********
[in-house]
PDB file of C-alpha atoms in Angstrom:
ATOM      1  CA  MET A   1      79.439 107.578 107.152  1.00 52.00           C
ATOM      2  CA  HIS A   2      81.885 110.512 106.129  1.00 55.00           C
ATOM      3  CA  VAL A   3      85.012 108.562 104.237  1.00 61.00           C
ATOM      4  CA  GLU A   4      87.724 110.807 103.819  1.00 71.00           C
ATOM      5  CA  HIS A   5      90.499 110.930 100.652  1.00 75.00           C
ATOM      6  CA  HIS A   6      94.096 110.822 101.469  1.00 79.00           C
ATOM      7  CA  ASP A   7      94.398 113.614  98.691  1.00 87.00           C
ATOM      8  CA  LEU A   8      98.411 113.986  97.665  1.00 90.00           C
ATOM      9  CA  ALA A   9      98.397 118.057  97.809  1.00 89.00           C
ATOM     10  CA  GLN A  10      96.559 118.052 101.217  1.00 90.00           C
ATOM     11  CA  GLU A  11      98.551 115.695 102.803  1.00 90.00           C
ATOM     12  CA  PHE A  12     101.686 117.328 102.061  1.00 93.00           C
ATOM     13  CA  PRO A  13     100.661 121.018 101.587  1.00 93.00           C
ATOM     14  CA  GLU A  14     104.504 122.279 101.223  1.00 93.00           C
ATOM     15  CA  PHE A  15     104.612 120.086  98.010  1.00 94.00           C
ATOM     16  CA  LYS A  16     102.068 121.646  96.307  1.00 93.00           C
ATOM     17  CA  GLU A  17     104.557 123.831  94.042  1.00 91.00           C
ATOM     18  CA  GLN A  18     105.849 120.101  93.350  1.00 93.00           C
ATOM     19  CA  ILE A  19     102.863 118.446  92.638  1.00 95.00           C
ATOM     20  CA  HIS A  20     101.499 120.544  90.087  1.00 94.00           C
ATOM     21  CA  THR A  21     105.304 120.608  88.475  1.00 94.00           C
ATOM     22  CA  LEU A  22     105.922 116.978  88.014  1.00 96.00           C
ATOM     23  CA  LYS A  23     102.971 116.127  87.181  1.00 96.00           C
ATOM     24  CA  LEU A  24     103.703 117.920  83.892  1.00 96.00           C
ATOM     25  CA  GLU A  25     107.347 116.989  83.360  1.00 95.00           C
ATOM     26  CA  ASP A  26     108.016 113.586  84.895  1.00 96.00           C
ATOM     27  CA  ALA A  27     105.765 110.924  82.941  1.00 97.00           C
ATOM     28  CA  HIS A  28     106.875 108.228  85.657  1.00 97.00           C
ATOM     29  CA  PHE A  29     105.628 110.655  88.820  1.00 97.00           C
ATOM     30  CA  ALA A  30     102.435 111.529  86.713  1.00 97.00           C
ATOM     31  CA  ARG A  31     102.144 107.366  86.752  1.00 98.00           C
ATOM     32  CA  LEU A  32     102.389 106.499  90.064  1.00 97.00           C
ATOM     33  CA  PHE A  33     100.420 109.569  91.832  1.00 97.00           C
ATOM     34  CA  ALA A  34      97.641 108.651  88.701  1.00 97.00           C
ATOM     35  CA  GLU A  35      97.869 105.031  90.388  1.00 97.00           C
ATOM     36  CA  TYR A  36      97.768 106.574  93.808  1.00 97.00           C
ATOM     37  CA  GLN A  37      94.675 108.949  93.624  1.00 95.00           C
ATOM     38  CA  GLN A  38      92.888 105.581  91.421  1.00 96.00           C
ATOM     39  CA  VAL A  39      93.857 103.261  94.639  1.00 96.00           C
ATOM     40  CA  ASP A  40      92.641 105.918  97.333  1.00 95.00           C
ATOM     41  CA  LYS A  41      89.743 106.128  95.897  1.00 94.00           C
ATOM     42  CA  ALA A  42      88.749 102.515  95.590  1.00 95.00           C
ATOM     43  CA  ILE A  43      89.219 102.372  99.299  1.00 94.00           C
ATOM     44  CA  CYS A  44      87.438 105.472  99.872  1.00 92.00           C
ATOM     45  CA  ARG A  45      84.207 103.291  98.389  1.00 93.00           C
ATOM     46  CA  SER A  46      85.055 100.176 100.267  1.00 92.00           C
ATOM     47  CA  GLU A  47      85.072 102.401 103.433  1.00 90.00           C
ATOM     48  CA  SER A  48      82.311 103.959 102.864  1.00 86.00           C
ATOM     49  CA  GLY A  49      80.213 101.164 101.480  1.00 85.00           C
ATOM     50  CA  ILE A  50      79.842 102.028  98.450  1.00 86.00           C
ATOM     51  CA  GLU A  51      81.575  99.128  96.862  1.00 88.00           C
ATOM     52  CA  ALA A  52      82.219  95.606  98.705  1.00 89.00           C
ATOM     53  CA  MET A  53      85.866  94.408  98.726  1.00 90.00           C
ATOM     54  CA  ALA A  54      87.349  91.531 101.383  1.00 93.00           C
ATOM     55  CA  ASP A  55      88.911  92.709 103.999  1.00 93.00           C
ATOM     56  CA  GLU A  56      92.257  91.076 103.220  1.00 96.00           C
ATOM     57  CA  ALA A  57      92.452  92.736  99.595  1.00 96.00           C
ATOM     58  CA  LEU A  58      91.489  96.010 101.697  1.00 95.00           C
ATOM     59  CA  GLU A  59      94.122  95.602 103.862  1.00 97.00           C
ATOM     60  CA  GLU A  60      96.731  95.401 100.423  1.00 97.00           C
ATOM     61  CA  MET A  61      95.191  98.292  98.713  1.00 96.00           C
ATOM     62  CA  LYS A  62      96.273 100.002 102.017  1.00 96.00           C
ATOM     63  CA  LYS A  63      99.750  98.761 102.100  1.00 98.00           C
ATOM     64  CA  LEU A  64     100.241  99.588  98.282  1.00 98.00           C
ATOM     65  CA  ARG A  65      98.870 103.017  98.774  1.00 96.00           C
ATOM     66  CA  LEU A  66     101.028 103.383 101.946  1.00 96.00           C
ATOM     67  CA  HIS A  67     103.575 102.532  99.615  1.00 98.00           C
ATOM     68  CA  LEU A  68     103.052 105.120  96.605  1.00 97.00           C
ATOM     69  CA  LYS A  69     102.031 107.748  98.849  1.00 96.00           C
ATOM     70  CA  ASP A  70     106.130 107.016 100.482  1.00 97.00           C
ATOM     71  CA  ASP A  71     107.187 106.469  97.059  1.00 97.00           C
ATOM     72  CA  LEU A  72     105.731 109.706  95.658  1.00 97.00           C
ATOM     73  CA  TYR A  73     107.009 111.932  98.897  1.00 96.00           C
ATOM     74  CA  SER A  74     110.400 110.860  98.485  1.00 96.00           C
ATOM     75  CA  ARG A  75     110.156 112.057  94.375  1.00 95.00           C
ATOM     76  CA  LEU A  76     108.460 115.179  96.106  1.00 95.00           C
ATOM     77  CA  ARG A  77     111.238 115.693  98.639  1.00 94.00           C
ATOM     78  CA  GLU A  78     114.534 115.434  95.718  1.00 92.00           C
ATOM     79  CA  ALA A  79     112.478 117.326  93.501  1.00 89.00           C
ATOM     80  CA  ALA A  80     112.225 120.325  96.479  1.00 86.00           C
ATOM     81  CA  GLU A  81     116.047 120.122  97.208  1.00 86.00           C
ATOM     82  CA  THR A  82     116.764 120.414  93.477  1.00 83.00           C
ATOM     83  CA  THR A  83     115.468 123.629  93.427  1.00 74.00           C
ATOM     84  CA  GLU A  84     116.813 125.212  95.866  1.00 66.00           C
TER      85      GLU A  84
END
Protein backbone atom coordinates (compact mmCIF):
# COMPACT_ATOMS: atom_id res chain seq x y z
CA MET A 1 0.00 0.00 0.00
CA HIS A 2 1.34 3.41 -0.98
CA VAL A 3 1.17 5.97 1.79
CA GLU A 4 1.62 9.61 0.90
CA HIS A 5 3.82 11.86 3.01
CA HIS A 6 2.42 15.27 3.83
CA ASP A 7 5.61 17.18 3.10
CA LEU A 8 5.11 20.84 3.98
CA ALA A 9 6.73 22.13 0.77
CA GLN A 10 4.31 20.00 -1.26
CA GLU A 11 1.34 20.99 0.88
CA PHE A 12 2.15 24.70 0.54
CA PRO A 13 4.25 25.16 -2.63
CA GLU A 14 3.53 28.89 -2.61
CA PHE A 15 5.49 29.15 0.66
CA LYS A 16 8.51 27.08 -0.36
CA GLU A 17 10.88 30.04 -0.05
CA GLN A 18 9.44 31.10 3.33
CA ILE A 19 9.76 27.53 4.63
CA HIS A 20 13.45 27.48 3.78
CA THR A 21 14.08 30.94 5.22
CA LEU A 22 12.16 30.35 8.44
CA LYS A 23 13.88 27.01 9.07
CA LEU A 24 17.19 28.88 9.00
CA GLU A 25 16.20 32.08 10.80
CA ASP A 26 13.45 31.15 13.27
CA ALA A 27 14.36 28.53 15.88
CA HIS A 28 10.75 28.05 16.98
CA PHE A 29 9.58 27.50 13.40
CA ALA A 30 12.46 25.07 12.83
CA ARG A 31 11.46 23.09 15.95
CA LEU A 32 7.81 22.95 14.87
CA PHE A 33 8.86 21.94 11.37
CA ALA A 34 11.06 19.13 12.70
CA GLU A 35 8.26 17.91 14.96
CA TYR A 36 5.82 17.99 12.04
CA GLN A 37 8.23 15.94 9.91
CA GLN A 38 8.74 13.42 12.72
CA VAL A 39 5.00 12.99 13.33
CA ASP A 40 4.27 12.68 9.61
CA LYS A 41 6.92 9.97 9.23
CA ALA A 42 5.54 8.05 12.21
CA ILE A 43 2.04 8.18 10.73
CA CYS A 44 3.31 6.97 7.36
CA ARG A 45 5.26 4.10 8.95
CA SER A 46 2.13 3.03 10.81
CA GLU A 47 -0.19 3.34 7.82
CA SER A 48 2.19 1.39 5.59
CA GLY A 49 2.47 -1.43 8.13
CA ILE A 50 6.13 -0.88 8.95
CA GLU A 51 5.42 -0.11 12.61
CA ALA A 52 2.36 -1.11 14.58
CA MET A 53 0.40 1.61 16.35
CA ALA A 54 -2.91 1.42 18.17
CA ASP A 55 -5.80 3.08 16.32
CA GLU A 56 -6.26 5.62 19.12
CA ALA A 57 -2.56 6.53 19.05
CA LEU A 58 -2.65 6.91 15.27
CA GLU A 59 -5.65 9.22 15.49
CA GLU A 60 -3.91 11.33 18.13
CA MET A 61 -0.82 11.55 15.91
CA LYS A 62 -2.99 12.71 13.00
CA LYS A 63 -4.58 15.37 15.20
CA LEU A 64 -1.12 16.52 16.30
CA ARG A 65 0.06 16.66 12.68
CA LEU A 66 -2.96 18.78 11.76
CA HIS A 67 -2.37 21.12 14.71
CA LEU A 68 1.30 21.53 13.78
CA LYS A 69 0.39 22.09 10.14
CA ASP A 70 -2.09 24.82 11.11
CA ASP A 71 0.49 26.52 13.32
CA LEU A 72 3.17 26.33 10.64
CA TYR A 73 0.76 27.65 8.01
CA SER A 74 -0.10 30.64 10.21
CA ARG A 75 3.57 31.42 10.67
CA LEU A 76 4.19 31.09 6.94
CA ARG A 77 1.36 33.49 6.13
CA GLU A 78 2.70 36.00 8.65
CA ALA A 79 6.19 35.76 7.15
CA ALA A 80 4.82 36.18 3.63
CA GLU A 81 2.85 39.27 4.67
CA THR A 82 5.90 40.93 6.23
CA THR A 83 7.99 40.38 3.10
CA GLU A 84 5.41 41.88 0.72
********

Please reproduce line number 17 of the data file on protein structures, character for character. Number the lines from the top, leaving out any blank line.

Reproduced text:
ATOM     15  CA  PHE A  15     104.612 120.086  98.010  1.00 94.00           C